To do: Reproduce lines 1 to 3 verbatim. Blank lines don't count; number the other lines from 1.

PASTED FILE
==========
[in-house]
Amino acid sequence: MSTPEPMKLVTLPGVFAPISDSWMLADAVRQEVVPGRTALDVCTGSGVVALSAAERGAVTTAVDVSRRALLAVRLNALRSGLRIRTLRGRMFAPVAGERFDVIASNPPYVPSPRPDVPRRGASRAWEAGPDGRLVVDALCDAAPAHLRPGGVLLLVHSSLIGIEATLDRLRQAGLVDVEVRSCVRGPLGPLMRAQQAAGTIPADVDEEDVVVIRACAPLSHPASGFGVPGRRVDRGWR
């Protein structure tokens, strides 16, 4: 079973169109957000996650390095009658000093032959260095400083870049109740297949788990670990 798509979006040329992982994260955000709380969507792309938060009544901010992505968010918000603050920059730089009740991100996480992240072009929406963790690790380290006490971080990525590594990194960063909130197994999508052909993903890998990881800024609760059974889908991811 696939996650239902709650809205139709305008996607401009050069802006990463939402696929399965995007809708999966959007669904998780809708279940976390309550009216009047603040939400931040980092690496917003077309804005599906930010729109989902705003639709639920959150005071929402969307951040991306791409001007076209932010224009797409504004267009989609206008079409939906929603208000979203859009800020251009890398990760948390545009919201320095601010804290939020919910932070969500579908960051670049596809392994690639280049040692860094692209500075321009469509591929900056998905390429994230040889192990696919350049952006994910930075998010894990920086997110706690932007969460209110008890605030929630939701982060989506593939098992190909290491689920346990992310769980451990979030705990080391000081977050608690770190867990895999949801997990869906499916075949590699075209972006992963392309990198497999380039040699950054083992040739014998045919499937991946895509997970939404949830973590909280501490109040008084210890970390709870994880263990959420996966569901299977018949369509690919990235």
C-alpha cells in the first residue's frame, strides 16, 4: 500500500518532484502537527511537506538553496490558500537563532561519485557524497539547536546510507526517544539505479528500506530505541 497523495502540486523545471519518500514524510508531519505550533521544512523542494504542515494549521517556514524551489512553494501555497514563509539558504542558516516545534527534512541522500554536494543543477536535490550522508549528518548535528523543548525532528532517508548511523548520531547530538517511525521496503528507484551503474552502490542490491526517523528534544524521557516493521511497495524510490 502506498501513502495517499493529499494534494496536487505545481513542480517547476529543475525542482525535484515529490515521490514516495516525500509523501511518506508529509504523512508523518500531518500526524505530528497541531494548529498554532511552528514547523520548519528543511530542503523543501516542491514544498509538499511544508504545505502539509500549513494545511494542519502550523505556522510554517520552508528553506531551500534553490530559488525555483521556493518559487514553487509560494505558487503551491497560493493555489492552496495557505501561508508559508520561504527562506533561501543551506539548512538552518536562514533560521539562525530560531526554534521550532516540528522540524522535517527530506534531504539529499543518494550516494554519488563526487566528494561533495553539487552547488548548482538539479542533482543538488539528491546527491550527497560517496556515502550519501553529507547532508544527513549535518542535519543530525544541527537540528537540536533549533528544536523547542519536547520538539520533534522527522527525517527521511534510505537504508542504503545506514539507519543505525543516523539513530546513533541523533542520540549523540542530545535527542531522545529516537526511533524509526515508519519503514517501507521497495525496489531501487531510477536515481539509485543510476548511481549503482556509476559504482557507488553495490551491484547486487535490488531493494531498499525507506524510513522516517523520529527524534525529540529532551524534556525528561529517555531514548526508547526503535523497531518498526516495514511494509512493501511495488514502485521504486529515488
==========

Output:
[in-house]
Amino acid sequence: MSTPEPMKLVTLPGVFAPISDSWMLADAVRQEVVPGRTALDVCTGSGVVALSAAERGAVTTAVDVSRRALLAVRLNALRSGLRIRTLRGRMFAPVAGERFDVIASNPPYVPSPRPDVPRRGASRAWEAGPDGRLVVDALCDAAPAHLRPGGVLLLVHSSLIGIEATLDRLRQAGLVDVEVRSCVRGPLGPLMRAQQAAGTIPADVDEEDVVVIRACAPLSHPASGFGVPGRRVDRGWR
């Protein structure tokens, strides 16, 4: 079973169109957000996650390095009658000093032959260095400083870049109740297949788990670990 798509979006040329992982994260955000709380969507792309938060009544901010992505968010918000603050920059730089009740991100996480992240072009929406963790690790380290006490971080990525590594990194960063909130197994999508052909993903890998990881800024609760059974889908991811 696939996650239902709650809205139709305008996607401009050069802006990463939402696929399965995007809708999966959007669904998780809708279940976390309550009216009047603040939400931040980092690496917003077309804005599906930010729109989902705003639709639920959150005071929402969307951040991306791409001007076209932010224009797409504004267009989609206008079409939906929603208000979203859009800020251009890398990760948390545009919201320095601010804290939020919910932070969500579908960051670049596809392994690639280049040692860094692209500075321009469509591929900056998905390429994230040889192990696919350049952006994910930075998010894990920086997110706690932007969460209110008890605030929630939701982060989506593939098992190909290491689920346990992310769980451990979030705990080391000081977050608690770190867990895999949801997990869906499916075949590699075209972006992963392309990198497999380039040699950054083992040739014998045919499937991946895509997970939404949830973590909280501490109040008084210890970390709870994880263990959420996966569901299977018949369509690919990235």